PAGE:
A Fruit Forbidden: Body positivity
TW:Eating disorders / body dysmorphia
We live in a society that capitalises off insecurity in appearance. ‘Looks’ are an illusion. Confidence comes from the inside.
I don’t write this as a sob story, or with any self-pity at all really, in fact quite the opposite – I am ambivalent to it. This may seem like a personal story but this isn’t about me. So many of us have the same one.
My girl friends and I grew up saying ‘nothing tastes as good as it feels to be skinny’.
Assault courses after primary school, weighing myself before and after, competitively trying to lose more weight than my peers. Calorie counting and wincing at 52 calorie apples. Food diaries – plus the cruel messages I wrote to myself in them. Self-discipline. Forcing myself to like celery for its “anti-calorific” value. Skipping meals. Never eating in front of boys or in photos. Skinny pills. Smoking to decrease my appetite. ‘Detox’ tea. On and off obsessive and addictive gymming. Binge eating → Guilt → Sporadic starvation. Praising myself for minimal to no food consumption. Mirrors. BMI. Magazines. Paleo diets, liquids diets, atkins. Weighing scales. And some more personal details. Exhausting.
I first learned about anorexia through a soap opera I used to watch when I was young. I couldn’t understand and used to shame myself for not having the ‘willpower’ to be anorexic like the pretty girl on TV. She was ‘cool’, which subsequently glamorised her lifestyle.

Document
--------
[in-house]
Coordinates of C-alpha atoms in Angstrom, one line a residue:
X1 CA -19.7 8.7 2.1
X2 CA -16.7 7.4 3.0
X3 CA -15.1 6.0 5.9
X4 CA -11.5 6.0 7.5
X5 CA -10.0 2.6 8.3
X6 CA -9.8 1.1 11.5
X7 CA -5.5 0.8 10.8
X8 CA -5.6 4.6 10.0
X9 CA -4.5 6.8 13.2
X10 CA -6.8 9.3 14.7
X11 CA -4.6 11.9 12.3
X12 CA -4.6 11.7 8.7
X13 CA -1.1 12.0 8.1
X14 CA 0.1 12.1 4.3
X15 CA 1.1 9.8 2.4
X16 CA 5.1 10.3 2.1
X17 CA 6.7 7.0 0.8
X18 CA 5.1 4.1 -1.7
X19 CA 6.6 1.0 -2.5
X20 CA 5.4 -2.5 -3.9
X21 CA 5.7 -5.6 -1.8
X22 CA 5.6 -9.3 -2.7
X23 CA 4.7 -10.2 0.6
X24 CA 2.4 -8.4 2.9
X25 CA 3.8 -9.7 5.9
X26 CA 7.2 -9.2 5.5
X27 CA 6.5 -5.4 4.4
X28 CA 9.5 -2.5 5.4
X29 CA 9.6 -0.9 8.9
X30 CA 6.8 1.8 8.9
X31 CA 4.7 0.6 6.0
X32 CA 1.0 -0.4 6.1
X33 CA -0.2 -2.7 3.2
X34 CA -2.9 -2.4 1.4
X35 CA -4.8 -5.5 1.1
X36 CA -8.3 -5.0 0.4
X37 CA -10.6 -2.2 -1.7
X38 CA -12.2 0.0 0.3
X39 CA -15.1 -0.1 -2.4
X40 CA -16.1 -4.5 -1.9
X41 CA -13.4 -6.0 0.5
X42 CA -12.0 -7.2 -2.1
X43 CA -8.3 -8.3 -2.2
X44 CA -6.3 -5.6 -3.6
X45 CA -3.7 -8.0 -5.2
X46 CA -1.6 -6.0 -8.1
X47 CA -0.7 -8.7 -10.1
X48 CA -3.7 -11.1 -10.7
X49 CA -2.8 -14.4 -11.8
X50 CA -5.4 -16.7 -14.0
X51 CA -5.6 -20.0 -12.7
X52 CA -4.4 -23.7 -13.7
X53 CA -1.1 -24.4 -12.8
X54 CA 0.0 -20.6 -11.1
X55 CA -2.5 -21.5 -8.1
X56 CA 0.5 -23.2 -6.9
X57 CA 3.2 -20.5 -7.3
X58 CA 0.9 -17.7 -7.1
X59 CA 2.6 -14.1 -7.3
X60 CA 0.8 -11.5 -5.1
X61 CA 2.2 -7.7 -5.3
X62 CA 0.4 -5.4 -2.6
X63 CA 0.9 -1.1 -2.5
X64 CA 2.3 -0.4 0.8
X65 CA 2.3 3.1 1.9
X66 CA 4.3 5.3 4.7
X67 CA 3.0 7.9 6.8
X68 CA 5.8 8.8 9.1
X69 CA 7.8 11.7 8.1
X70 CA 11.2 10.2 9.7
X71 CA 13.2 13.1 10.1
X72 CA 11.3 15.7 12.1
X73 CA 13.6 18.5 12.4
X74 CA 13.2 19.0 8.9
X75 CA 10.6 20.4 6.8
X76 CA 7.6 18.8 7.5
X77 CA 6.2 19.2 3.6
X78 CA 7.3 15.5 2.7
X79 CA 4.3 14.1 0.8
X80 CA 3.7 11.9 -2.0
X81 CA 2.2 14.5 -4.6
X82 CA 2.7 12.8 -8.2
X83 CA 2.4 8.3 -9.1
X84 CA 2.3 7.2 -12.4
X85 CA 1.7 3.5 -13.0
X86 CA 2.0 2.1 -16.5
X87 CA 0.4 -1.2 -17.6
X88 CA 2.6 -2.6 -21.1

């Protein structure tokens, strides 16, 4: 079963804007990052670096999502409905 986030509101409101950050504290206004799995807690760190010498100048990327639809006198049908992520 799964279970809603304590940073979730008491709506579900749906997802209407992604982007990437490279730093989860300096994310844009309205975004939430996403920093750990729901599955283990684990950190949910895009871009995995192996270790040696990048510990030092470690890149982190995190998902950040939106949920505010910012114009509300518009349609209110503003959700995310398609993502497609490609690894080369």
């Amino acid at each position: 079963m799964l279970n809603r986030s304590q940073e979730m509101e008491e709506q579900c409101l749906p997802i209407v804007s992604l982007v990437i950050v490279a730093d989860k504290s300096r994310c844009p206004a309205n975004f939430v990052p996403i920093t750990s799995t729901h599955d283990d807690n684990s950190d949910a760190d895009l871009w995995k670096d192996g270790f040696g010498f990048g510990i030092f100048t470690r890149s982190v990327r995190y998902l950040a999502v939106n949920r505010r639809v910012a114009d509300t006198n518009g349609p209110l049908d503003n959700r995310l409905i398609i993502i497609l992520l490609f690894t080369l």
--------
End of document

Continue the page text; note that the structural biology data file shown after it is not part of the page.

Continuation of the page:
To an impressionable young person, there is a thin, fragile line between raising awareness, and planting a seed.
Well, an eating disorder is an illness and not something ‘cool’ to strive to achieve. It is definitely not something to be ashamed of, but ‘cool’ is irrelevant here. If someone had heart disease, we wouldn’t label that as ‘cool’ OR ‘uncool’, it doesn’t come into it, it’s a disease and we look out for them and give them love and hope they are okay.
It takes a long time to teach ourselves a new way of thinking, contradicting everything we’ve been conditioned to think over the years by society and the media, and a comment or debate can trigger someone, spinning them right back into that mental health gutter they fought so hard to climb out of.